Idiot’s Guide to Bitcoin

Bitcoin banknoteJust in case there are any disinfonauts still wondering what this Bitcoin thing is, Venturebeat supplies an idiot’s guide:

Drama, greed, controversy, conspiracy, crime, risk, theft, speculation, wealth — such was the world of Bitcoin in 2013.

The crypto-currency captivated us with its soaring highs and plunging lows in 2013, rising from $10 to $1,200 in the course of a year. It surpassed the value of gold at its peak before crashing down to $500. Today it flutters between $380 and $682 on different exchanges.

We watched breathlessly as early Bitcoin owners became millionaires and authorities seized millions of dollars worth of Bitcoins from the the Web’s notorious black market, the Silk Road. We witnessed efforts to uncover the identity of Bitcoin creator Satoshi Nakamoto, and we listened to luminaries in finance and economics heatedly debate Bitcoin’s future.

Millions of people followed the saga, but far fewer chose to buy Bitcoin themselves amidst all the uncertainty and volatility.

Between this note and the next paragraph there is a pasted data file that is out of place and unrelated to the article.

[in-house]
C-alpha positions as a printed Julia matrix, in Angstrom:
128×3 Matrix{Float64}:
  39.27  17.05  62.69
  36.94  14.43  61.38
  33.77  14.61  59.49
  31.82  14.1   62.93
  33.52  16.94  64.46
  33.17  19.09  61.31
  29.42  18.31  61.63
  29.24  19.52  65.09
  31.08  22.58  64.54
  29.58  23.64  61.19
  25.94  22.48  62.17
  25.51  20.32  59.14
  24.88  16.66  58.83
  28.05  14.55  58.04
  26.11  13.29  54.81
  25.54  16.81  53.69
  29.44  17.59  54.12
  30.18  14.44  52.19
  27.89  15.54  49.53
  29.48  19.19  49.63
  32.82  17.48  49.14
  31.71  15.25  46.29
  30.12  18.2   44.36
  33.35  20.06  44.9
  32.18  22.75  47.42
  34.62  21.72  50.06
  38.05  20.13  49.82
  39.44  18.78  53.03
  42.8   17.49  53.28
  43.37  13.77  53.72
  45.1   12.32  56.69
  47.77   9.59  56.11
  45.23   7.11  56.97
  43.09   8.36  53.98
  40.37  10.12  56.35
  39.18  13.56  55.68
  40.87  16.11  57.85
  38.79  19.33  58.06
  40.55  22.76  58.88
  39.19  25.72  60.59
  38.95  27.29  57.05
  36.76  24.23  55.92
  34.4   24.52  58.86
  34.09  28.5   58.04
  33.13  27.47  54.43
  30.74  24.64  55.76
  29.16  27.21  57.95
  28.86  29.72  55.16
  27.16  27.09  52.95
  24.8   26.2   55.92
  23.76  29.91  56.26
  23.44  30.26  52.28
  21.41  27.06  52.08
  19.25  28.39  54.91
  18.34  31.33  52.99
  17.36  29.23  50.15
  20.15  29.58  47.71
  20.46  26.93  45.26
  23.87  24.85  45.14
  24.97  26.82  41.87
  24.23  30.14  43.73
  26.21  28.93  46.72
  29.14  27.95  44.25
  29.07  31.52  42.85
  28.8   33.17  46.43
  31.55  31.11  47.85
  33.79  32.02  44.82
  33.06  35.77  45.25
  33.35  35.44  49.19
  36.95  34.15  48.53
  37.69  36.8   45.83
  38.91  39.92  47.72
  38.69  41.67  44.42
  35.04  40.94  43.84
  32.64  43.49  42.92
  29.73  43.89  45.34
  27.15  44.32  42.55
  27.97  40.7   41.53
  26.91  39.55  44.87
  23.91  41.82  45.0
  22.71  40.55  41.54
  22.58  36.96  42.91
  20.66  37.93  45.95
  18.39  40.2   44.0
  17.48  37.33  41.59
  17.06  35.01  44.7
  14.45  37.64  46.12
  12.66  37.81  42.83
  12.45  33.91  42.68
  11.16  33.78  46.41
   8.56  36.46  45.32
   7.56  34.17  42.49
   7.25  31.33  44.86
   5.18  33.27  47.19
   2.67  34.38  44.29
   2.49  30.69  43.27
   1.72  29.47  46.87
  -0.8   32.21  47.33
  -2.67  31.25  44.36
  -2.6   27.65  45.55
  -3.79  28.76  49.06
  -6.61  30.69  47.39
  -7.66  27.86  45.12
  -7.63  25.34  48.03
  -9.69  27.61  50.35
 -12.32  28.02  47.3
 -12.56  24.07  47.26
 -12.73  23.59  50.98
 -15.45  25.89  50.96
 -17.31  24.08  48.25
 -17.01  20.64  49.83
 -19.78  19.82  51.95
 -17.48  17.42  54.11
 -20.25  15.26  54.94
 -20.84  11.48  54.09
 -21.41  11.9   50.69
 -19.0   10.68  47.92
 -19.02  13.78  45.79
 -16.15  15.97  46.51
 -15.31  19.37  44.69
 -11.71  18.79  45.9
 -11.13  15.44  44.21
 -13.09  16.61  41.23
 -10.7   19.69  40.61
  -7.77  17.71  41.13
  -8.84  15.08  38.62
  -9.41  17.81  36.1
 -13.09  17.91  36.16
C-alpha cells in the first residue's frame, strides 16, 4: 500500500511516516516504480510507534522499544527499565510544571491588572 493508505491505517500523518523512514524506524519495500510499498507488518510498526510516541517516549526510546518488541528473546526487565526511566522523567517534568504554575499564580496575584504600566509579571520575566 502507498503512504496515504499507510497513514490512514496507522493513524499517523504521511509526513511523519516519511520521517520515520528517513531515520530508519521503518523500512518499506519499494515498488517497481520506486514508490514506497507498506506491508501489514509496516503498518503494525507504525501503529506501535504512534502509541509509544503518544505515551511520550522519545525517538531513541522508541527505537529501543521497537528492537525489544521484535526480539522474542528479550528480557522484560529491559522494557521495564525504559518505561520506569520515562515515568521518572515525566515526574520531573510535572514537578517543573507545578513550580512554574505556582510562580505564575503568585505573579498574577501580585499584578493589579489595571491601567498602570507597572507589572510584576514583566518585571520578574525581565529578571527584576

Now Bitcoin is emerging out of its angsty adolescence into a more mature, adult, stable form. The Bitcoin ecosystem is growing more robust and legitimate, and the movement’s evangelists are pushing hard for mainstream adoption — to turn Bitcoin into a currency rather than an asset or a financial lark and make the most of its unique capabilities.

For those of you who spent last year curious but wary about Bitcoin, here is a guide to everything you need to know.

We will take you through what Bitcoins are, how they are created, where to buy and sell them, how to store them safely, and where you can spend them.

What is Bitcoin and how does it work?

To put it very, very simply, Bitcoin is the Internet’s version of money.

Bitcoin is at its core a cryptographic protocol, which is why it is also referred to as a “crypto-currency.” The protocol creates unique pieces of digital property that can be transferred from one person to another. The protocol also makes it impossible to double-spend a Bitcoin, meaning you can’t spend the same Bitcoin twice…

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  • Simon Valentine

    sorry charlie
    i do know how to factor integers
    very, very large integers

    larger than those

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